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The Victorian house : domestic life from…
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The Victorian house : domestic life from childbirth to deathbed (original: 2003; edição: 2003)

de Judith Flanders

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1,0231815,044 (4.15)59
Publisher's description: The Victorian age is much closer to us in time than we might believe. Yet at that time, in the most technologically advanced nation in the world, people buried meat in fresh earth to prevent mold forming and wrung sheets out in boiling water with their bare hands. Such household drudgery was routinely performed by the grandparents of people still living, but the knowledge of it has passed as if it had never been. Judith Flanders's book is laid out like a Victorian house, taking you through the story of daily life from room to room. In each space she depicts the home's furnishings and decoration: from childbirth in the master bedroom, through the scullery and kitchen, the separate male and female domains of the drawing room and the parlor, and ending in the sickroom. A rich selection from diaries, letters, advice books, magazines, and paintings fills the rooms with the people and personalities of the age.… (mais)
Membro:five5
Título:The Victorian house : domestic life from childbirth to deathbed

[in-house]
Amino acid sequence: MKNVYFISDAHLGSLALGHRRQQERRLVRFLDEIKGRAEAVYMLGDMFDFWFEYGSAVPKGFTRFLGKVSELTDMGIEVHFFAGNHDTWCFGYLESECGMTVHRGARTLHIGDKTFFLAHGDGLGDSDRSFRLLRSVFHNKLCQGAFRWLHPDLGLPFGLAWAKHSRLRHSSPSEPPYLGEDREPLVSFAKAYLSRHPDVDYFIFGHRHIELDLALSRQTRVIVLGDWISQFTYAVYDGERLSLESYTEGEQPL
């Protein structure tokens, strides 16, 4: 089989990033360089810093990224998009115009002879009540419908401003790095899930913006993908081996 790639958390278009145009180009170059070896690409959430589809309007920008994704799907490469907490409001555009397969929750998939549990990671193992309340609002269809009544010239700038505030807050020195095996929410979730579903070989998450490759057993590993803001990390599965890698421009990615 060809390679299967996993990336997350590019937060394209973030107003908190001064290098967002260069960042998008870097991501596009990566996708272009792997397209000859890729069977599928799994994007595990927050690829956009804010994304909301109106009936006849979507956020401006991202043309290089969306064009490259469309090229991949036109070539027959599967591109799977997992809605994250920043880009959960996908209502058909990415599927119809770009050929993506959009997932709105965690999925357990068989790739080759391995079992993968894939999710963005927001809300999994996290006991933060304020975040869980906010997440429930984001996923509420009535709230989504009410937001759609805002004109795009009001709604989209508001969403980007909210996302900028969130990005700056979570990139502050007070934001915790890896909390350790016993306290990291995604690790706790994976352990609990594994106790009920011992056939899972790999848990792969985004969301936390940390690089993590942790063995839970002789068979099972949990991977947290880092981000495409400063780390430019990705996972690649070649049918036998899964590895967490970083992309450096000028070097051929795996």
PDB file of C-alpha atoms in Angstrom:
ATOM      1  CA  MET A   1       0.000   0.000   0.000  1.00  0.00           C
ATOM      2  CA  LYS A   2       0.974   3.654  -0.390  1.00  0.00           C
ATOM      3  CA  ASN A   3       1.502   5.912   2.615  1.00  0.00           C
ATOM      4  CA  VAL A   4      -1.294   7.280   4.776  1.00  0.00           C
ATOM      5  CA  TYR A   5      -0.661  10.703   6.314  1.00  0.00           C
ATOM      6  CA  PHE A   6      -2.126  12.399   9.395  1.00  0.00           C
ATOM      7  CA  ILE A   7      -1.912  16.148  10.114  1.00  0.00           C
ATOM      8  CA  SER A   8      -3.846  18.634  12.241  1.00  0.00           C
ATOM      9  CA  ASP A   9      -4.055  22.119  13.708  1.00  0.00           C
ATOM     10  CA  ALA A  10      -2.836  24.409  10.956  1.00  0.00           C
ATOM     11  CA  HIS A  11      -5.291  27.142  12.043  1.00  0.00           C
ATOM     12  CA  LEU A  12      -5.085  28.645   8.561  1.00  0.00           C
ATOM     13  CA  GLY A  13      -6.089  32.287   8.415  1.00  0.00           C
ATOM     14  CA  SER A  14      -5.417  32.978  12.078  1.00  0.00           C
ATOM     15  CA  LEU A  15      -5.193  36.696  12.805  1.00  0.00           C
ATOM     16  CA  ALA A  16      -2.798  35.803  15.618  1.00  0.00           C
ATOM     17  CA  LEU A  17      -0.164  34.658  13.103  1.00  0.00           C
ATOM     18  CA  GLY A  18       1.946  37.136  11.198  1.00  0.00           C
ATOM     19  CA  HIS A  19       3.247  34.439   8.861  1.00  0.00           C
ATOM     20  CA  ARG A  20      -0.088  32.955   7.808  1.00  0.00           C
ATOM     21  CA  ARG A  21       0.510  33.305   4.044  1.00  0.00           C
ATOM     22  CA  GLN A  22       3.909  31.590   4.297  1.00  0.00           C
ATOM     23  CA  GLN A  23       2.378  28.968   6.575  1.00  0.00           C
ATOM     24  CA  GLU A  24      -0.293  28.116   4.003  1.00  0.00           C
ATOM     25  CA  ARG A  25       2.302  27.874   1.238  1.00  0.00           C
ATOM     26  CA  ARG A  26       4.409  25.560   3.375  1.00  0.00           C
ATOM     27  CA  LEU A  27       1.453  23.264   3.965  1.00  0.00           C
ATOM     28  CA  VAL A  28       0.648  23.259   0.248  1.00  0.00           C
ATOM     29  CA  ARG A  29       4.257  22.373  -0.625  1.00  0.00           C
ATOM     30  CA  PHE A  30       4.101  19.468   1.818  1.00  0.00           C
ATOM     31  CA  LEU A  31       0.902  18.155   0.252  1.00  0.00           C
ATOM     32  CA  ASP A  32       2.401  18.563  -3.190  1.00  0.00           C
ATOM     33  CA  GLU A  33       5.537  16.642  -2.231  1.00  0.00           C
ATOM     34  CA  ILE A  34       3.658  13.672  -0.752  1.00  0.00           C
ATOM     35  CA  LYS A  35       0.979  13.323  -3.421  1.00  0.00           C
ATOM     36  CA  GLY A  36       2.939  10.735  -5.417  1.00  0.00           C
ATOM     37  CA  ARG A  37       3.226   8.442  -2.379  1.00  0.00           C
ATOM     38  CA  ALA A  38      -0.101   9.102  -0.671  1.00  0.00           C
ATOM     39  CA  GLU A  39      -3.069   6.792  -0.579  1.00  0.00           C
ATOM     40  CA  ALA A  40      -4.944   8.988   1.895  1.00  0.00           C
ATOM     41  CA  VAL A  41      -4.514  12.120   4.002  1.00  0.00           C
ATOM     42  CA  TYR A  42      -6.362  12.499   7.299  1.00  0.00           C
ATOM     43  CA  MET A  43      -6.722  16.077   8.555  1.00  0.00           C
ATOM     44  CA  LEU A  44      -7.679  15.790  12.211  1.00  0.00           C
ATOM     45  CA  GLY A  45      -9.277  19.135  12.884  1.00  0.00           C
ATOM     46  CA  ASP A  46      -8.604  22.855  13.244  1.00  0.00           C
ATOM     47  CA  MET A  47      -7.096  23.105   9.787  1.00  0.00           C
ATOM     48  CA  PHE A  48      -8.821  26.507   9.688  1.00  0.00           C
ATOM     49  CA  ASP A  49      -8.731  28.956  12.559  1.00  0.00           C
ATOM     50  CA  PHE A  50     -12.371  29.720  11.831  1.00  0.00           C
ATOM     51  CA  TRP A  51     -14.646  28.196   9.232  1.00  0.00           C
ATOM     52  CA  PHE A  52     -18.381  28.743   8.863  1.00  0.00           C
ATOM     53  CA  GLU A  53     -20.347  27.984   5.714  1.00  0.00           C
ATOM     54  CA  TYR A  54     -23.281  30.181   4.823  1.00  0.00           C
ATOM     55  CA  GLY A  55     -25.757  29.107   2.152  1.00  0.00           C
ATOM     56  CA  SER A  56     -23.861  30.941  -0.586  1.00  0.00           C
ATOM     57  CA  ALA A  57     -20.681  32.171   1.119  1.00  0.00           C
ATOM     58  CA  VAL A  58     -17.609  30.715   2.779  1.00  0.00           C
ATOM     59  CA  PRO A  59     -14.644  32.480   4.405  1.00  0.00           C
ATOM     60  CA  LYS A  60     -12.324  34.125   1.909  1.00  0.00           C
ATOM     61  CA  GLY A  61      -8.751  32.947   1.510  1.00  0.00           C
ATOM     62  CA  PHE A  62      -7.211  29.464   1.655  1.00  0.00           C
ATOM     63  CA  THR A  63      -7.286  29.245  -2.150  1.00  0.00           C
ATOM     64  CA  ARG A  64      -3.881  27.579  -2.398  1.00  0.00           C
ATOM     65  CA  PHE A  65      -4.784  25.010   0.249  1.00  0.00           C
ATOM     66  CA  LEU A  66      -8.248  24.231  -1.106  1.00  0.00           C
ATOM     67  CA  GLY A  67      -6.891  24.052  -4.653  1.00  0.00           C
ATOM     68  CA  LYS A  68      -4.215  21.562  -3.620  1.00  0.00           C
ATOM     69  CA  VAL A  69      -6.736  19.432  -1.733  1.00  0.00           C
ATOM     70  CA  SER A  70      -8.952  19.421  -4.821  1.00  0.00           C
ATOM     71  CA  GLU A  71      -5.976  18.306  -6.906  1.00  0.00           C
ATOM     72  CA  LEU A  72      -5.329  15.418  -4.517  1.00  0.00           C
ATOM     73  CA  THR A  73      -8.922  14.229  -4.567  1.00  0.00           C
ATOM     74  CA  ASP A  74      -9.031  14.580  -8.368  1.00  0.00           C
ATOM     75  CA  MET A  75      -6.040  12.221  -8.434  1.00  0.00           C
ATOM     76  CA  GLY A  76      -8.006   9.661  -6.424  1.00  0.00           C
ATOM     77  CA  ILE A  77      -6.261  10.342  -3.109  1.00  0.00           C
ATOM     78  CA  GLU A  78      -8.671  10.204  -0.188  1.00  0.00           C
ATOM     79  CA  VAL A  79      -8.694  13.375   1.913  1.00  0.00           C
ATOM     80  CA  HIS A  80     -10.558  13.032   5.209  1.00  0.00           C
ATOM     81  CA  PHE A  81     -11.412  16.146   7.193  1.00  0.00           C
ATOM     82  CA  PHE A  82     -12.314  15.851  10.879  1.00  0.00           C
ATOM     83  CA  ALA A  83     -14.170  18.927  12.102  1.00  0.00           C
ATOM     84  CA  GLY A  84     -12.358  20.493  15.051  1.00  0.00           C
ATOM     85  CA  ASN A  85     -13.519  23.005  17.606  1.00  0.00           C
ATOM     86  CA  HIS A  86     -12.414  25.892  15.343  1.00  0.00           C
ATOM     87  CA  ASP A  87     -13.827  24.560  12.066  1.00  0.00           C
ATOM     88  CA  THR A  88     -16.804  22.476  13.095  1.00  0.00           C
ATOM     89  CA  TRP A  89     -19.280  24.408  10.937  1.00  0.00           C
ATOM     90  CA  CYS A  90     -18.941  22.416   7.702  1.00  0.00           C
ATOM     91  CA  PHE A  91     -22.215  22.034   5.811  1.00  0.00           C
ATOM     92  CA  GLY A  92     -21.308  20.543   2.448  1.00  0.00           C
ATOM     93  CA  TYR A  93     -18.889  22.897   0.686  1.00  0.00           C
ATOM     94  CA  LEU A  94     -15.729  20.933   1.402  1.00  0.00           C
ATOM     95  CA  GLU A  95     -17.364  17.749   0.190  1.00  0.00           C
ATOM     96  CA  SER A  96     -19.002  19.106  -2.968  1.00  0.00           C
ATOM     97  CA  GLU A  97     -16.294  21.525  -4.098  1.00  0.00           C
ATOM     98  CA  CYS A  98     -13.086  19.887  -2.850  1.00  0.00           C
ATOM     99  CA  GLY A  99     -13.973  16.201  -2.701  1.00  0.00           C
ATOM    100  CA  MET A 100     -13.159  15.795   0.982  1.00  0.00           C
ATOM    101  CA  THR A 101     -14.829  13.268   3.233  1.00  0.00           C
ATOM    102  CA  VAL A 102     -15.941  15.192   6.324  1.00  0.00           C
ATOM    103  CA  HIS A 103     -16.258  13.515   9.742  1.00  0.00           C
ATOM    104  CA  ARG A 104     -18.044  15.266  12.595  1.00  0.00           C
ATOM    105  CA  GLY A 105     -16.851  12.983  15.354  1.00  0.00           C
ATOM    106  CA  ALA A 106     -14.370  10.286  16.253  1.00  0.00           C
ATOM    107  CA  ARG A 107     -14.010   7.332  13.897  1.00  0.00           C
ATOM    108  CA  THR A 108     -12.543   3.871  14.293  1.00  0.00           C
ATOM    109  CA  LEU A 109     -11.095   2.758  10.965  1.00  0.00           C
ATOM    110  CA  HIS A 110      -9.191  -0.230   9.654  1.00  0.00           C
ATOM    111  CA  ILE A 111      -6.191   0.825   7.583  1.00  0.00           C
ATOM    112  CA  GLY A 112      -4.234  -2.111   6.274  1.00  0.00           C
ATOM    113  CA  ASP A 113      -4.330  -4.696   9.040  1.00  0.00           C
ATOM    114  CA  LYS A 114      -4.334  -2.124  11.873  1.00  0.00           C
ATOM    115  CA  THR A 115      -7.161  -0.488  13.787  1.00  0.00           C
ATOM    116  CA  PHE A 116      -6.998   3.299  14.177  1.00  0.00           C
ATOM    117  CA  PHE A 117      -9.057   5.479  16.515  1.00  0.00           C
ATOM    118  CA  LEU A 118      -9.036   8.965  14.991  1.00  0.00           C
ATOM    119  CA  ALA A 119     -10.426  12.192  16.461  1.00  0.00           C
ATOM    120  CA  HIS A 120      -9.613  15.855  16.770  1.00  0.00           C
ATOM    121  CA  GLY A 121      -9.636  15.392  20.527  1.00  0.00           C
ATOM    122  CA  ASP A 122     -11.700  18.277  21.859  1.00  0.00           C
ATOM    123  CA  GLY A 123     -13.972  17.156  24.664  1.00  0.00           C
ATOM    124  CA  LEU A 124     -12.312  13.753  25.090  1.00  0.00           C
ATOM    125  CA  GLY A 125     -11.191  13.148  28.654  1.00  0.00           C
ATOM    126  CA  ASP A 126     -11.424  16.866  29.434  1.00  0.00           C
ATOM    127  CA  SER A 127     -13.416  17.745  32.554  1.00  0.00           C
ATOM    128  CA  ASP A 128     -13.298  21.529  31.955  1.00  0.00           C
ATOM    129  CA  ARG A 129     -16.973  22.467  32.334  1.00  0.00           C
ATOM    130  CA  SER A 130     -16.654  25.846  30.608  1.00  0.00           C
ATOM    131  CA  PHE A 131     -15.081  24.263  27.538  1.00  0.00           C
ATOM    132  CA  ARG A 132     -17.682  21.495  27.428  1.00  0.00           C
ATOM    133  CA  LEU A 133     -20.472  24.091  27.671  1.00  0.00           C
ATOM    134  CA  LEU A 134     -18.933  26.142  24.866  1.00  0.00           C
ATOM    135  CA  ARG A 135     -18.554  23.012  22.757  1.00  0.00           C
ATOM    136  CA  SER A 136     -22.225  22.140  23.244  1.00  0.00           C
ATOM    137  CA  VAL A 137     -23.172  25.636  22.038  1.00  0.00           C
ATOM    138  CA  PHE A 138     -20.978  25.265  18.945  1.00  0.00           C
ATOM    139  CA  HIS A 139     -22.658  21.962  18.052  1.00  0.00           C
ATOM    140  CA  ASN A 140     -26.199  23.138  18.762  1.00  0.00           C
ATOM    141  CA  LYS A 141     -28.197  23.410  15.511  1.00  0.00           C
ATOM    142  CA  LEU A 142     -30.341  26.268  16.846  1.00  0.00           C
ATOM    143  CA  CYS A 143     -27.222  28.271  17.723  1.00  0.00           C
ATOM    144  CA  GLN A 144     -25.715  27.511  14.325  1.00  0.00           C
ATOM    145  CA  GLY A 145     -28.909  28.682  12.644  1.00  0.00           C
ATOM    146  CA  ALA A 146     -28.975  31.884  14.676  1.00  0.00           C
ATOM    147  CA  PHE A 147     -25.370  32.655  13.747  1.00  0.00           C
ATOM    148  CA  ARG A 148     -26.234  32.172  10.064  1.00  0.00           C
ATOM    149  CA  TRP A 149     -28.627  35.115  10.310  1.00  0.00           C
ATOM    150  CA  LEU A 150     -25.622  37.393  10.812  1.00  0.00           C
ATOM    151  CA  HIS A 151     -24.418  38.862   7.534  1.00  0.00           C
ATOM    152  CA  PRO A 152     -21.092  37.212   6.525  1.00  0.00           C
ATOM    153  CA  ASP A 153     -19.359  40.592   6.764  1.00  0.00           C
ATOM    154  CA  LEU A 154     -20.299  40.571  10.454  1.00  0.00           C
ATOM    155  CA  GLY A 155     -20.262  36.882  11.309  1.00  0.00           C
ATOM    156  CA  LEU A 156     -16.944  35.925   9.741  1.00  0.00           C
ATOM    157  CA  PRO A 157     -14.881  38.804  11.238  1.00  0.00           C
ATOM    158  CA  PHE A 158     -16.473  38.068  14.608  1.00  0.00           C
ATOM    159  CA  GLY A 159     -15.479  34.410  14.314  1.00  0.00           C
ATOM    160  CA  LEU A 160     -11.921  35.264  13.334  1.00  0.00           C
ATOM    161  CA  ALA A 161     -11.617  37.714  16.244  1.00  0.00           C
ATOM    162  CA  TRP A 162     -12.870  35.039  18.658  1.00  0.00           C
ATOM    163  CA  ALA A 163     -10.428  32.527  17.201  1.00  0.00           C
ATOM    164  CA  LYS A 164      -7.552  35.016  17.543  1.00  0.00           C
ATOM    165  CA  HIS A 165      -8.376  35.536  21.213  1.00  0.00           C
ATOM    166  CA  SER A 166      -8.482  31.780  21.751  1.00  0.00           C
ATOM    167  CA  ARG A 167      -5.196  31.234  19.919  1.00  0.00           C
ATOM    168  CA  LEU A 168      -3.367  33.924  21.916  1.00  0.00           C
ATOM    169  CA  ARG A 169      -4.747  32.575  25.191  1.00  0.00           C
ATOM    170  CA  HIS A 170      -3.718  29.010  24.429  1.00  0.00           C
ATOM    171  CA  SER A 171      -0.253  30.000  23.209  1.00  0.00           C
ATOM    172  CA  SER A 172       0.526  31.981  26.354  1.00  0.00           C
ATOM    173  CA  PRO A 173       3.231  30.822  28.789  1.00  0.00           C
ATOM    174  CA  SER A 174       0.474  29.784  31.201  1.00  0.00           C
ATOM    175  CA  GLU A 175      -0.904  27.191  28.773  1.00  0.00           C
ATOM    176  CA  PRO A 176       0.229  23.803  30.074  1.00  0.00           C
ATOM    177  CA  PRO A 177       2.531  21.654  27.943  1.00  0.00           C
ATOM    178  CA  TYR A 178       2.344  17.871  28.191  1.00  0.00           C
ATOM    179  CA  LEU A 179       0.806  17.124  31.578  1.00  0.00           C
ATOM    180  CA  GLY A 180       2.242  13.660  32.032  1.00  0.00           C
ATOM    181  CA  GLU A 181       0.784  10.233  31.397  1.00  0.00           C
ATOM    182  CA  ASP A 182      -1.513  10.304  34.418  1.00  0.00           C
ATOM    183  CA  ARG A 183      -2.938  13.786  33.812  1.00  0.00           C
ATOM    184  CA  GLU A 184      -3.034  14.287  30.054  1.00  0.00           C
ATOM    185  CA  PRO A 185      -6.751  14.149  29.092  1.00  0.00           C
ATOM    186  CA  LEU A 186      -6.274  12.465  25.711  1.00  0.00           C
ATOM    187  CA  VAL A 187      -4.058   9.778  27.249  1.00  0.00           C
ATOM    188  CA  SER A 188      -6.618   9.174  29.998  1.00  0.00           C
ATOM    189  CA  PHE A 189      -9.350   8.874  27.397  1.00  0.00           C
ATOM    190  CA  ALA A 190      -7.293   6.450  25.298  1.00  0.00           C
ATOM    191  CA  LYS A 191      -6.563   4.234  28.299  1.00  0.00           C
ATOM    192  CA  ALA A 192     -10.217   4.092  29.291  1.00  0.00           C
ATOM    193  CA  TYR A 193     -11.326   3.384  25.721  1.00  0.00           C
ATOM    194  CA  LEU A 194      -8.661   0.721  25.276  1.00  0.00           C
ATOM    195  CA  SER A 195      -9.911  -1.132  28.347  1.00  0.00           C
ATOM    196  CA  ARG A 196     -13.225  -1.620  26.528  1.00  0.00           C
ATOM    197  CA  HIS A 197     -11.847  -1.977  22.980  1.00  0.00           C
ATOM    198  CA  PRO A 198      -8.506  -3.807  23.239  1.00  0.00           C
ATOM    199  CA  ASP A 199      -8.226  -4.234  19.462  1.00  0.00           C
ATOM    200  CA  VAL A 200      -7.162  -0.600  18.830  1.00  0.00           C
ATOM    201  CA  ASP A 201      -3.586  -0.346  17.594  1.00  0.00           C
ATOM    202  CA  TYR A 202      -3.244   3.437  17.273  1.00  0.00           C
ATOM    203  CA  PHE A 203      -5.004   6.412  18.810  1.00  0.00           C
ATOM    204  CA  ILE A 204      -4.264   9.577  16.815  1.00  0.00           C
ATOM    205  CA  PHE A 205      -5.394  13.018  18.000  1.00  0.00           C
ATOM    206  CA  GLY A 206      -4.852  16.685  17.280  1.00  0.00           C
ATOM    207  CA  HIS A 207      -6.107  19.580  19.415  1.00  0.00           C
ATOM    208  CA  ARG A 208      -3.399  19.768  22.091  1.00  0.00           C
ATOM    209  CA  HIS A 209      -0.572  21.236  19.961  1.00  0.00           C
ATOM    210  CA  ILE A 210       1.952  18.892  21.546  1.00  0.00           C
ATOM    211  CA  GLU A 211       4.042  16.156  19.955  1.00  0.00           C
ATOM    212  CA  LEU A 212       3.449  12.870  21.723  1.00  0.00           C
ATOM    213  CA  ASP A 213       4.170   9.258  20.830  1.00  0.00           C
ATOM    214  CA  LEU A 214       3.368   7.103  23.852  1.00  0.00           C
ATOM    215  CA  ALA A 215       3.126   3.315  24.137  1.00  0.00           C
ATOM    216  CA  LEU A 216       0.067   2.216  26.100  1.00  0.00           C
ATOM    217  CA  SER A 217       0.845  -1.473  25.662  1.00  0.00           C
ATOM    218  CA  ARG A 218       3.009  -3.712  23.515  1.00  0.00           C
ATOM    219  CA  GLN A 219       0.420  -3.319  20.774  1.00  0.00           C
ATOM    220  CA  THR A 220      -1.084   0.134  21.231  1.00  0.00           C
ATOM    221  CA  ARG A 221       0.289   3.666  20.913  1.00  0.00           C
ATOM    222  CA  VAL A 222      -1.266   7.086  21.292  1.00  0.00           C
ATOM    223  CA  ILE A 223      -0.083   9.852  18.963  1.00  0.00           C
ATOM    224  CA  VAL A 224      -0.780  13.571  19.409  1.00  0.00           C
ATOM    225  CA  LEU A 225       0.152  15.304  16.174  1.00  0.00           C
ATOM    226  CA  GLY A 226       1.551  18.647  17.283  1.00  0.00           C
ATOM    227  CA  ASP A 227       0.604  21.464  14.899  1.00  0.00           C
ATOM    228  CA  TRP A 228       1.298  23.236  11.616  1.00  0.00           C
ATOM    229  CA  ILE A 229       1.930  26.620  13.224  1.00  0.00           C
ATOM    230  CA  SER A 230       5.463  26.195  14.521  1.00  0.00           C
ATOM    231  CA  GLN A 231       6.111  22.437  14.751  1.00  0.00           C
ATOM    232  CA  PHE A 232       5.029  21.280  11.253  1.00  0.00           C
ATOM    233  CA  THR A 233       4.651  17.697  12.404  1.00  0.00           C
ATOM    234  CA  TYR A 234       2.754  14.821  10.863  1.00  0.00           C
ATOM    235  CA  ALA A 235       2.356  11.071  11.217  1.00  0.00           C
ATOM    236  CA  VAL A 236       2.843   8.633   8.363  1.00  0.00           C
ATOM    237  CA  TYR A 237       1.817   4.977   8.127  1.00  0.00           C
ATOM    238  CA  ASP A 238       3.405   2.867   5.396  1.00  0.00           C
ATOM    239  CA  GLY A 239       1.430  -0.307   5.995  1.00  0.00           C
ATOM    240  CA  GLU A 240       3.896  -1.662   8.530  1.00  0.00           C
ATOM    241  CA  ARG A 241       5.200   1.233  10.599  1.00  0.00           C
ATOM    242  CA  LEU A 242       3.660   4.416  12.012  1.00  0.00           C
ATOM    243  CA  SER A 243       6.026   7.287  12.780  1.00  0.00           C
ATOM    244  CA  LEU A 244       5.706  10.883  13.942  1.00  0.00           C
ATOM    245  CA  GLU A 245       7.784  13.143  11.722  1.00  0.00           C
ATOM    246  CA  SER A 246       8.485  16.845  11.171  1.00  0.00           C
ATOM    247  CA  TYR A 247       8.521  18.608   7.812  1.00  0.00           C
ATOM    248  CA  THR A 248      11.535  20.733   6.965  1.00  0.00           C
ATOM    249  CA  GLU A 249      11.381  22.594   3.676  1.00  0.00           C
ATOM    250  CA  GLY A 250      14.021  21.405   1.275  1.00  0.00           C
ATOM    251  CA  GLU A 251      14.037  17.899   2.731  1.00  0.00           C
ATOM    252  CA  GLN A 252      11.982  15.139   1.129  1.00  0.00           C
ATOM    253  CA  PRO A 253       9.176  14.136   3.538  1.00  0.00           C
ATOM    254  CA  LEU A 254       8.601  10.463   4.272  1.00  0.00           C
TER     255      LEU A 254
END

Autores:Judith Flanders
Informação:London : HarperCollins, 2003.
Coleções:Untitled collection
Avaliação:
Etiquetas:Nenhum(a)

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The Victorian House: Domestic Life from Childbirth to Deathbed de Judith Flanders (2003)

Adicionado recentemente porgrunin, no2camels, arosoff, riemerreads, Eumenides, AdlibBCS
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Mostrando 1-5 de 18 (seguinte | mostrar todas)
The Victorian House: Domestic Life from Childbirth to Deathbed by Judith Flanders (2004) ( )
  arosoff | Jul 10, 2021 |
This book took me 5 months to read. I did enjoy it, but it was very focused--much more focused than I am. I read several other nonfiction books in breaks from this one. Flanders set up this book to examine the Victorian home by room--what activities went on in that room, who used it, what it looked like, fashions, trends, and the whys as to changing fashions and trends. Of course, most sources are upper middle to upper class, and she acknowledges this, tryin to find lesser known sources to look at working class rooms (spoiler: they had fewer rooms so used them for more things).

Flanders is quite adept at weaving from one room into a slightly different topic. For example, in "The Sickroom" she moves into and exhaustive examination of mourning wear. (So many rules for upper middle class and up women!)

I definitely feel like I learned a lot, and am looking forward to my next read of Victorian literature, as I think I will understand some things much more. I am also glad I finished this, it really was good. It was also rather exhausting. ( )
  Dreesie | Jun 25, 2018 |
Completely indispensable if you want or need to know what it was like to live in Victorian England. ( )